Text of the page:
So as a follow up to my unsubstantiated claim last Friday that a team’s volume of free throw attempts is more important than their free throw percentage, I decided to run some tests on last season’s data. I took the top 30 and bottom 30 teams in various categories and computed their total winning percentage. In this very un-scientific method, the greater the difference between the winning percentage of the good teams and bad teams, the more important the statistic is.
So here’s what I found:
Top 30 Win% Bottom 30 Win% FT% .615 .408 (Difference = .207) FTA/FGA .552 .355 (Difference = .197) opponents' FTA/FGA .622 .382 (Difference = .240) FTA/FGA difference .638 .356 (Difference = .272)
FT% = Free Throw Percentage (FTM/FTA)
FTA/FGA = this is basically the ability of a team to get to the line. You could use total free throws, or free throws per game, but this best accounts for how often a team gets to the line relative to it’s own ability to get shots off.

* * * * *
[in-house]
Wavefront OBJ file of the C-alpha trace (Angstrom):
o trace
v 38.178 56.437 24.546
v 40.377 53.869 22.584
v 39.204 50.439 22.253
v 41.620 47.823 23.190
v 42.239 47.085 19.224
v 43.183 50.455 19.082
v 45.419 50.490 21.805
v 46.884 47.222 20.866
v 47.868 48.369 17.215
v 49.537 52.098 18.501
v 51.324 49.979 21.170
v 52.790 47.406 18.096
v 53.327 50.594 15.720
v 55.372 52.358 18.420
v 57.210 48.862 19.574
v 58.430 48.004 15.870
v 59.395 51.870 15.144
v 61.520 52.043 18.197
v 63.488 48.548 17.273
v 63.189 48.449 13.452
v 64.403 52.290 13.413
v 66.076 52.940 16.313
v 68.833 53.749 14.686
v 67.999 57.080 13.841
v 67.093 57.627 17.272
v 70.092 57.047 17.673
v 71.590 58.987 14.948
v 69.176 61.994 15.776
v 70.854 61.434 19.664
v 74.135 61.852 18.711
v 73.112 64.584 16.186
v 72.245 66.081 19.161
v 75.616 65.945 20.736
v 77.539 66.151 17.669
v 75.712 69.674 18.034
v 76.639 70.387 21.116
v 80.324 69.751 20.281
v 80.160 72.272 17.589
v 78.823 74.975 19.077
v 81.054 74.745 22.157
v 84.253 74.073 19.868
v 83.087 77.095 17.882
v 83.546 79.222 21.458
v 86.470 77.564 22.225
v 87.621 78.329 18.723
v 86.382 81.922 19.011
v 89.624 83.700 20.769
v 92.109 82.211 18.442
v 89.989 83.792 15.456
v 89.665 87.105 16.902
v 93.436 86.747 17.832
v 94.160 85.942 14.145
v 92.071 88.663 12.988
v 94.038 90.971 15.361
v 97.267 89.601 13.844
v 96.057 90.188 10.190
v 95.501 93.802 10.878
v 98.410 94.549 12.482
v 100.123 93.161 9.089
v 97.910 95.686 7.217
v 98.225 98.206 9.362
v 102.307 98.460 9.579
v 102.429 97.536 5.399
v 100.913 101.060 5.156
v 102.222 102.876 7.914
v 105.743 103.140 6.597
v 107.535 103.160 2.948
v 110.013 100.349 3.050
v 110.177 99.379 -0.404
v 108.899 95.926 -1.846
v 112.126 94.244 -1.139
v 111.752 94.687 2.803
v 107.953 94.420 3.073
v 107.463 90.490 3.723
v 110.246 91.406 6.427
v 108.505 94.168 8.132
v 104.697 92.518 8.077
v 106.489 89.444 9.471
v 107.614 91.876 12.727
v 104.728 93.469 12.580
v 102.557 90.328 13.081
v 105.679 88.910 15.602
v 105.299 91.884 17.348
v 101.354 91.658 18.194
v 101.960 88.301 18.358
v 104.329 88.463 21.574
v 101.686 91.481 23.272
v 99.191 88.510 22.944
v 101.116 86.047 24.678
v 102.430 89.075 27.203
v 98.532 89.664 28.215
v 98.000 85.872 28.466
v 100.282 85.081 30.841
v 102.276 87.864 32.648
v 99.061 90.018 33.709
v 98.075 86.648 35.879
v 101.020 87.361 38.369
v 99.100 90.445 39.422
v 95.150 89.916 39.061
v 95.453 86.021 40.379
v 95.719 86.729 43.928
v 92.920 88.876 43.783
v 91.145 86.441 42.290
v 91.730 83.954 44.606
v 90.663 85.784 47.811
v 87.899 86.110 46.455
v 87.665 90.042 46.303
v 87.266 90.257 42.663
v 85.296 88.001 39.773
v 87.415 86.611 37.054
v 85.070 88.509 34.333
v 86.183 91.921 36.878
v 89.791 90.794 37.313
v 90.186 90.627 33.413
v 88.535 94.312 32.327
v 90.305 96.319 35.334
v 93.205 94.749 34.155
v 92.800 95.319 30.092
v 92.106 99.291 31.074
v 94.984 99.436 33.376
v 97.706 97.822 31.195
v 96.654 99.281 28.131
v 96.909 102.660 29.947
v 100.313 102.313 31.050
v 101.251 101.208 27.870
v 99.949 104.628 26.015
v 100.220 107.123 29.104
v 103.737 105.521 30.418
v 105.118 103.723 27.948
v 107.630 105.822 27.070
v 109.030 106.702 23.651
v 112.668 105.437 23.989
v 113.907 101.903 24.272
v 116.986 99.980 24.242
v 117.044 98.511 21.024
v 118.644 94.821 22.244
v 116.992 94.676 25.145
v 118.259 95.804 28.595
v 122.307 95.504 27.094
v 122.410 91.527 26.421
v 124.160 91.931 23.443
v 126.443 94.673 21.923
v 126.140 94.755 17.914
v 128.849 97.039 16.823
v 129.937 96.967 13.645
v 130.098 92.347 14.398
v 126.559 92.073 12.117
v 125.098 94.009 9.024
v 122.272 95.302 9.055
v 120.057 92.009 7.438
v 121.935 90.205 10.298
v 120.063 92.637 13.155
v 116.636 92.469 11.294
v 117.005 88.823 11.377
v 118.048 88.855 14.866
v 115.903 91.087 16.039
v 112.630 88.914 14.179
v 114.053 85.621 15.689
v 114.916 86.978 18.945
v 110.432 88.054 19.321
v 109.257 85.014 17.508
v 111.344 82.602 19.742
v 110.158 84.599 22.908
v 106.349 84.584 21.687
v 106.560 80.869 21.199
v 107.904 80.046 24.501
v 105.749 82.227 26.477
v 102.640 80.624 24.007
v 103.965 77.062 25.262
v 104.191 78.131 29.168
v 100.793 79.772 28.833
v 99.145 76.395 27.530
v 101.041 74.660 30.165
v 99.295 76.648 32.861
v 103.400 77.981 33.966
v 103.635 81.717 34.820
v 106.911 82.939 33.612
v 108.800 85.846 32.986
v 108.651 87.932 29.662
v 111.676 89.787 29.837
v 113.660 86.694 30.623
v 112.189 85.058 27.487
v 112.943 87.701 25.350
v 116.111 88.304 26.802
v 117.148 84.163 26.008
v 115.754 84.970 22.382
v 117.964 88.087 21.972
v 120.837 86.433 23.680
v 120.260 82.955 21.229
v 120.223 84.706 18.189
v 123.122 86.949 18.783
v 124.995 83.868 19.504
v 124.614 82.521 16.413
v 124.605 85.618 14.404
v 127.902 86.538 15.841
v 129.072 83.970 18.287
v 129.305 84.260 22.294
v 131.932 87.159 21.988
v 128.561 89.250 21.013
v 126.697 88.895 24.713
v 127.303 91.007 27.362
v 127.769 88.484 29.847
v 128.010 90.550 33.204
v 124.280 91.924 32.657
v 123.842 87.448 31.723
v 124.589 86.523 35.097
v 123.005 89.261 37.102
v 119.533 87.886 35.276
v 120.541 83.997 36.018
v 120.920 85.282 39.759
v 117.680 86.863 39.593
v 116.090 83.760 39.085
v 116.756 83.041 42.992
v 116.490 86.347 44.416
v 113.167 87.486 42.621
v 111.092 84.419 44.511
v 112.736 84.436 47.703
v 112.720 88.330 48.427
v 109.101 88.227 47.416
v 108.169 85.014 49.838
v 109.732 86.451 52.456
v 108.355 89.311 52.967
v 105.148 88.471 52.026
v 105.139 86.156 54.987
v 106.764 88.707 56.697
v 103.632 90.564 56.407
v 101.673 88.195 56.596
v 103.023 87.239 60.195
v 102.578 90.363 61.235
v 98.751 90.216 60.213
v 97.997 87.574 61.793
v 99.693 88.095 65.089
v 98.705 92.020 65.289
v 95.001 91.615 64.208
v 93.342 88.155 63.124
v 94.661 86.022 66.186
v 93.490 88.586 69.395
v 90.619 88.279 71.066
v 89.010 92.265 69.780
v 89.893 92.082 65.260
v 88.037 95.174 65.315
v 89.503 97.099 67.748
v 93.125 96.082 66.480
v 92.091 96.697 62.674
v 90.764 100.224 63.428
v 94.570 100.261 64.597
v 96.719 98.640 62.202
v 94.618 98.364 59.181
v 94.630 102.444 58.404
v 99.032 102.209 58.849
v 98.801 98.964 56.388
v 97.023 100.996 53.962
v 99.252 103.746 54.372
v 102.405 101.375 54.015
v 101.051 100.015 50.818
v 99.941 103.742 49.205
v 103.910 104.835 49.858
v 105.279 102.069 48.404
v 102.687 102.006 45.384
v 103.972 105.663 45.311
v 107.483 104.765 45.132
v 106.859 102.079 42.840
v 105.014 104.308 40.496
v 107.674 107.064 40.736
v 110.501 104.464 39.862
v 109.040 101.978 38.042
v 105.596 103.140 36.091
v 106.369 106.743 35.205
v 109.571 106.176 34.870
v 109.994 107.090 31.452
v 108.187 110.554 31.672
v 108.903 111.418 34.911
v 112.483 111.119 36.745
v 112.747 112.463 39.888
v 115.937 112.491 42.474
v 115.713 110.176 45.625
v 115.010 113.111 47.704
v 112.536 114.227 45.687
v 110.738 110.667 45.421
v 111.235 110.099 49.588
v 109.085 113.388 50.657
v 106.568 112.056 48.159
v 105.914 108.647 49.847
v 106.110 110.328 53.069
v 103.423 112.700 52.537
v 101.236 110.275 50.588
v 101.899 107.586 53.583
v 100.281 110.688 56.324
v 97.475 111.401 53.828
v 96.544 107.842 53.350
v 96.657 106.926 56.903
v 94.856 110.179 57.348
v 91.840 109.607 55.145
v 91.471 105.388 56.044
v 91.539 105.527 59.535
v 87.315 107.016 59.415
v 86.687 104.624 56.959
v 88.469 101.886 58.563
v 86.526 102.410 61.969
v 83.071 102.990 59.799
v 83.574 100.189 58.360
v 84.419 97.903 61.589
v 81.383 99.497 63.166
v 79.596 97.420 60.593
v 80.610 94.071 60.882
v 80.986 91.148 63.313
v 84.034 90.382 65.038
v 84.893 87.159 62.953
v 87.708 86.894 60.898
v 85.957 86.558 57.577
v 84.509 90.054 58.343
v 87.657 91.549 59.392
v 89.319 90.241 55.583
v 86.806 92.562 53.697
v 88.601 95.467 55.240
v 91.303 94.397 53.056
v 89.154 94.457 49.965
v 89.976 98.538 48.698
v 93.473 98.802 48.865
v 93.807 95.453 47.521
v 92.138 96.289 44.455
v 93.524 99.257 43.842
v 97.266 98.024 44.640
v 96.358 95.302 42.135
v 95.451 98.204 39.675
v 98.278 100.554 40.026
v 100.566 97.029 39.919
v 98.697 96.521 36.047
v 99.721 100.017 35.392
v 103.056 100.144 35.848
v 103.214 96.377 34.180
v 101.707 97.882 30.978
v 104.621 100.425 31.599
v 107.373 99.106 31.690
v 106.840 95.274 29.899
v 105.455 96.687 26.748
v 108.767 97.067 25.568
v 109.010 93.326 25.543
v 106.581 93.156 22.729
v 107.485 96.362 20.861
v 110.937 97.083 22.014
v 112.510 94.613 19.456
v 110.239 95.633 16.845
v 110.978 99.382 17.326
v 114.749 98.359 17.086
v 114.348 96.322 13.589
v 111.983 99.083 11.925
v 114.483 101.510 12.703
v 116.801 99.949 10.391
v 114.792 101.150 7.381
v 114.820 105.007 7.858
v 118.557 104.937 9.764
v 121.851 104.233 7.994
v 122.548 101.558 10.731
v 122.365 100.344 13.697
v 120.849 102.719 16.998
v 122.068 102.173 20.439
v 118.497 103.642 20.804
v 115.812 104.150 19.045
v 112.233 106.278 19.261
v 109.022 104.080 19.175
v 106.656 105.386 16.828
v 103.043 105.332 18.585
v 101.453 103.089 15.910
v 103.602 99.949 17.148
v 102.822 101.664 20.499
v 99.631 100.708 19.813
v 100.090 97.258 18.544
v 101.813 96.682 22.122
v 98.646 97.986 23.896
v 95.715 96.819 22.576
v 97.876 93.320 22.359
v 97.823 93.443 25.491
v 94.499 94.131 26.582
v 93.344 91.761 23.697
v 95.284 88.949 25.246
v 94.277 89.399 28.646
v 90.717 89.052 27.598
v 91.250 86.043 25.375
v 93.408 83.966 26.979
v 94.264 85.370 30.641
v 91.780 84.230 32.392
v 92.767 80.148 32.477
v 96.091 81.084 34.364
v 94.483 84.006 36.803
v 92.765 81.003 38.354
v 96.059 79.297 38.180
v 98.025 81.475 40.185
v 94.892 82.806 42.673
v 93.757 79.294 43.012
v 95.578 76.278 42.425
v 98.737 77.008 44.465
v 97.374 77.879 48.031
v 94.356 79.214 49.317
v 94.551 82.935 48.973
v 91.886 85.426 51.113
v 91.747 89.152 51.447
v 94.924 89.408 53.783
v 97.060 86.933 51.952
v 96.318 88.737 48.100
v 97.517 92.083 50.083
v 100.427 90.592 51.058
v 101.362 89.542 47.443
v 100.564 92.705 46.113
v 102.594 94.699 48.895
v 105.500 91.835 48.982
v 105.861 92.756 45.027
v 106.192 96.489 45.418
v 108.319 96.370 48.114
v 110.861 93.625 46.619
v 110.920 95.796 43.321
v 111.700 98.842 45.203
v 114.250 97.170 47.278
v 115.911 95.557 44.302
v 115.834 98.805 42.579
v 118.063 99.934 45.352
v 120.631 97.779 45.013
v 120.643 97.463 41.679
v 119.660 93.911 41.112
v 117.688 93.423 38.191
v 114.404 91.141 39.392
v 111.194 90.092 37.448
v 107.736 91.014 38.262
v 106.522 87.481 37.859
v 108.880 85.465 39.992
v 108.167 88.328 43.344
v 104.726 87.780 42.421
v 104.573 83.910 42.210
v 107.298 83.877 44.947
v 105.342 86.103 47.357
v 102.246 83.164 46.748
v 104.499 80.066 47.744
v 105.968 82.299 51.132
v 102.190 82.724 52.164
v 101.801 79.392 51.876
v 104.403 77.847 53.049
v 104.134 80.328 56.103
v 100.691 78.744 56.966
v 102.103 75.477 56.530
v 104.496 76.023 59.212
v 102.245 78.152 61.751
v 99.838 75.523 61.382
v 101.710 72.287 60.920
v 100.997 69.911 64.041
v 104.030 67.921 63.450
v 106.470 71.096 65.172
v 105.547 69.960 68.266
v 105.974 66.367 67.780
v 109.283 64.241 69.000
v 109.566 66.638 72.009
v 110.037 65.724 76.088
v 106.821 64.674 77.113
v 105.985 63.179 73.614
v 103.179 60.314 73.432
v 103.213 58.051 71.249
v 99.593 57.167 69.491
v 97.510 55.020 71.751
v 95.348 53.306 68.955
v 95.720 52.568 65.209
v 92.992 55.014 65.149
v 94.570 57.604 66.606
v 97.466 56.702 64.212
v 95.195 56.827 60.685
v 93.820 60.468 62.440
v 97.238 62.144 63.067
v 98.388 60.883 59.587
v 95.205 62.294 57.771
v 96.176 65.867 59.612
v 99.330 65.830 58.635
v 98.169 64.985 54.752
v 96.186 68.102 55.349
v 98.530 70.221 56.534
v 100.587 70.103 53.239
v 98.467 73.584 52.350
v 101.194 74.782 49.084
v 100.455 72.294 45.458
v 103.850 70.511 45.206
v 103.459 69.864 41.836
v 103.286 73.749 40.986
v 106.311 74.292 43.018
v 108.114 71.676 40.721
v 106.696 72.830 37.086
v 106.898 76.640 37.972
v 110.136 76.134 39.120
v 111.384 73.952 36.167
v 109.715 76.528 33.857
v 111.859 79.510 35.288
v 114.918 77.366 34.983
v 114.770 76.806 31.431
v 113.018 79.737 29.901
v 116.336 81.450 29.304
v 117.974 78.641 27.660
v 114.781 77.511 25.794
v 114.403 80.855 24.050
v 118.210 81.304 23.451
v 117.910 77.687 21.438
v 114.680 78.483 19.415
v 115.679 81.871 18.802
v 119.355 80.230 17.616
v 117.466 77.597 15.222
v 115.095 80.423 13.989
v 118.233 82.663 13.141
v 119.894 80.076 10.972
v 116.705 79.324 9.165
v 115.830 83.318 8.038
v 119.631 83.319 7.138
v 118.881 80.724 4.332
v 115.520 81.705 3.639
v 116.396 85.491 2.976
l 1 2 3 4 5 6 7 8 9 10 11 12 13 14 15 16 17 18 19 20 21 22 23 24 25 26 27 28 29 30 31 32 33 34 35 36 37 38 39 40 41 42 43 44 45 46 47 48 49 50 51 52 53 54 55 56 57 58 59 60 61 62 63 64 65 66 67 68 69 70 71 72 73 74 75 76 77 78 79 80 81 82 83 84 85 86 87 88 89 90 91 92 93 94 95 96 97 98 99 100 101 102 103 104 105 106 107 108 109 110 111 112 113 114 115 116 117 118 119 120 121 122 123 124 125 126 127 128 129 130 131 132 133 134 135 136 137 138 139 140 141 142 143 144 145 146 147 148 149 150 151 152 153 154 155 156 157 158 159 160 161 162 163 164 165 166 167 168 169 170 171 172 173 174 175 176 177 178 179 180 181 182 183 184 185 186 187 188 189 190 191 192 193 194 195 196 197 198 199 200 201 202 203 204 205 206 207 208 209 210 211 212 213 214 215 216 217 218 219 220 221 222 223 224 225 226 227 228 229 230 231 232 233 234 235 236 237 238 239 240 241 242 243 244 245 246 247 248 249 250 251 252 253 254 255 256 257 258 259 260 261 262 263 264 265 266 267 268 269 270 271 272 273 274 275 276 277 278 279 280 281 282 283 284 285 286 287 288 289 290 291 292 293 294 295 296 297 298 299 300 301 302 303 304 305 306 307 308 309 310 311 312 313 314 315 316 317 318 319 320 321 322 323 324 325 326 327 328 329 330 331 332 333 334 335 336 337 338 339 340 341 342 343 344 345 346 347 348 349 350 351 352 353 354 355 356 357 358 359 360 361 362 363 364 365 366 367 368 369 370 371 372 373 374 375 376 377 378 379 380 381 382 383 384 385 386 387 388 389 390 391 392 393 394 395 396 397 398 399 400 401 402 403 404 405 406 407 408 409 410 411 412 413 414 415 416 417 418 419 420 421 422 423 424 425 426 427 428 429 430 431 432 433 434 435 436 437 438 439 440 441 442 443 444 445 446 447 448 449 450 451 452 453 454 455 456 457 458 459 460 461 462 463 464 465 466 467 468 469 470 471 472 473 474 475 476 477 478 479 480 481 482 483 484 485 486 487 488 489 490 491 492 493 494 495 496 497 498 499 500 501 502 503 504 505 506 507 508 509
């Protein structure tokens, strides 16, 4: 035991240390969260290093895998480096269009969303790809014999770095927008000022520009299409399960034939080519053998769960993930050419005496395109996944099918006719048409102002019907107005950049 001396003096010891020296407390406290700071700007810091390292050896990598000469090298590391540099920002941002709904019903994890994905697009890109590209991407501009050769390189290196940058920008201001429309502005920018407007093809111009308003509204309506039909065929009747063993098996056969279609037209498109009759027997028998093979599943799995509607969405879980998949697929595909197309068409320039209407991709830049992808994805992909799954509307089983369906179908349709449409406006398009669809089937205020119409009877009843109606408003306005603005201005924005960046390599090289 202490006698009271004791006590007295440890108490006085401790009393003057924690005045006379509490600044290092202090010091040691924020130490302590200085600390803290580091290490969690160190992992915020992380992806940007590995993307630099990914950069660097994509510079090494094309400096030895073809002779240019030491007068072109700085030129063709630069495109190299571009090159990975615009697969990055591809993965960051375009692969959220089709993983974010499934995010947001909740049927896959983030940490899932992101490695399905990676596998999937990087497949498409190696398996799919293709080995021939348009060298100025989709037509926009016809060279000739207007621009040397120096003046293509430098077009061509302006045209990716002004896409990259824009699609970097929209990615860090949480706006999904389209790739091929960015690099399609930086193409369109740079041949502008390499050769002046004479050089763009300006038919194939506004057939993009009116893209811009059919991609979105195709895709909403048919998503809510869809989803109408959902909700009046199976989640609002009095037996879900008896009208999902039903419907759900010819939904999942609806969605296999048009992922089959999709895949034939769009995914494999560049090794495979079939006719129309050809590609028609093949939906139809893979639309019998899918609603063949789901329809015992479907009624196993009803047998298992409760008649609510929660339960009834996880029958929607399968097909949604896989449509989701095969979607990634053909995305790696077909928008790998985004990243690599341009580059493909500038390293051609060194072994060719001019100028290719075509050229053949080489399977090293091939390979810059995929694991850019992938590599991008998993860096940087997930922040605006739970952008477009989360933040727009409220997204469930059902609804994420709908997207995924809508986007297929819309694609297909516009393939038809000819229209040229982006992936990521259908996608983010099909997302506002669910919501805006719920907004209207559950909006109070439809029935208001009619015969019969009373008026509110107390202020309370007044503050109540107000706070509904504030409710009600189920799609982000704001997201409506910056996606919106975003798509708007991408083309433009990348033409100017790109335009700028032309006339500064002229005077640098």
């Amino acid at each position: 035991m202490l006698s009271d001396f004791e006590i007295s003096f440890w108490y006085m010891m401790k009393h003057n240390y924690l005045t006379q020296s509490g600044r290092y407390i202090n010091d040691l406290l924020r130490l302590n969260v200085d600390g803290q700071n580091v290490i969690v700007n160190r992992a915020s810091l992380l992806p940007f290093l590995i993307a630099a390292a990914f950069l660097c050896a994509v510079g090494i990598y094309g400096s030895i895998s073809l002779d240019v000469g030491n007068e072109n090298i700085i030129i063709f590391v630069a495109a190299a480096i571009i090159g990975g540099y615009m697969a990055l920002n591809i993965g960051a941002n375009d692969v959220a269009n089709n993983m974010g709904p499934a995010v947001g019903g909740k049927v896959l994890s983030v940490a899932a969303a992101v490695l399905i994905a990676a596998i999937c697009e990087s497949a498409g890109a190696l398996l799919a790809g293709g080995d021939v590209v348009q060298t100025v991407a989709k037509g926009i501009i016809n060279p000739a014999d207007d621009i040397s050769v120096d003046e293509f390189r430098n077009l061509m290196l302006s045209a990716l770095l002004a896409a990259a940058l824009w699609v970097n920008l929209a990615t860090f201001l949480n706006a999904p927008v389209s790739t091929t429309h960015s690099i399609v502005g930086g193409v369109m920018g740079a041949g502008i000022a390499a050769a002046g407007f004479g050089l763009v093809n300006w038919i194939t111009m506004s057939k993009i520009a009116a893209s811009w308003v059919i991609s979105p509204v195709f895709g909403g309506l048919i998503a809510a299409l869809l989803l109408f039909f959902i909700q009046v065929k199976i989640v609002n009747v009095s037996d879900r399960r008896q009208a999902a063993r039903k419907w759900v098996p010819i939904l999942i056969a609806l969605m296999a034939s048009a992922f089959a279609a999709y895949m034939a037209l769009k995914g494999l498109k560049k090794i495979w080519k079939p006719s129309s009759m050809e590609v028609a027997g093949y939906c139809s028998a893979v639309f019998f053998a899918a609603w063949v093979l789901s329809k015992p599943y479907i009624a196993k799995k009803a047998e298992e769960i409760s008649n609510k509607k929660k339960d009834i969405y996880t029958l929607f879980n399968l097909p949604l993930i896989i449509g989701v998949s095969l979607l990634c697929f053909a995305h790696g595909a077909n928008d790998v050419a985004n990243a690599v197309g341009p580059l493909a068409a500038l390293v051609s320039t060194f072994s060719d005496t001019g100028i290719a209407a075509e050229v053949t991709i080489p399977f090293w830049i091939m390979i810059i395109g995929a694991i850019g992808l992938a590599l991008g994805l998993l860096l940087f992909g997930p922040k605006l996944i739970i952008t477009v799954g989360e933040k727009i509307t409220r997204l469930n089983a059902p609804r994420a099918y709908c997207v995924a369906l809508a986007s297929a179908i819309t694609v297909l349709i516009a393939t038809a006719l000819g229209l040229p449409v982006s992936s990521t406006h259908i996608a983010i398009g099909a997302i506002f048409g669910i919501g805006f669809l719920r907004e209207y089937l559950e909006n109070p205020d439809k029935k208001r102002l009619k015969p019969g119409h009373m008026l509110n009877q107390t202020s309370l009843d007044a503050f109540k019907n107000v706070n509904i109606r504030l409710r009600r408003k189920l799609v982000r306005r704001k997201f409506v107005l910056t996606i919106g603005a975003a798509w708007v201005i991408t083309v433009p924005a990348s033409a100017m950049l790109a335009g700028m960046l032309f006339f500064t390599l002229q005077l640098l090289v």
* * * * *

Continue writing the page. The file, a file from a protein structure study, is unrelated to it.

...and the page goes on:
opponents’ FTA/FGA = the same as above but for a team’s opponents.
FTA/FGA difference = the difference in the previous two statistics.
So anyway, as you can probably see from the numbers, I overstated the benefits of getting to the line somewhat. Getting to the line or preventing your opponent from getting there is roughly equal to or maybe slightly more important than shooting well from the line when you get there. But a large free throw differential (the last line above) between you and your opponent is clearly more important than just your own free throw percentage.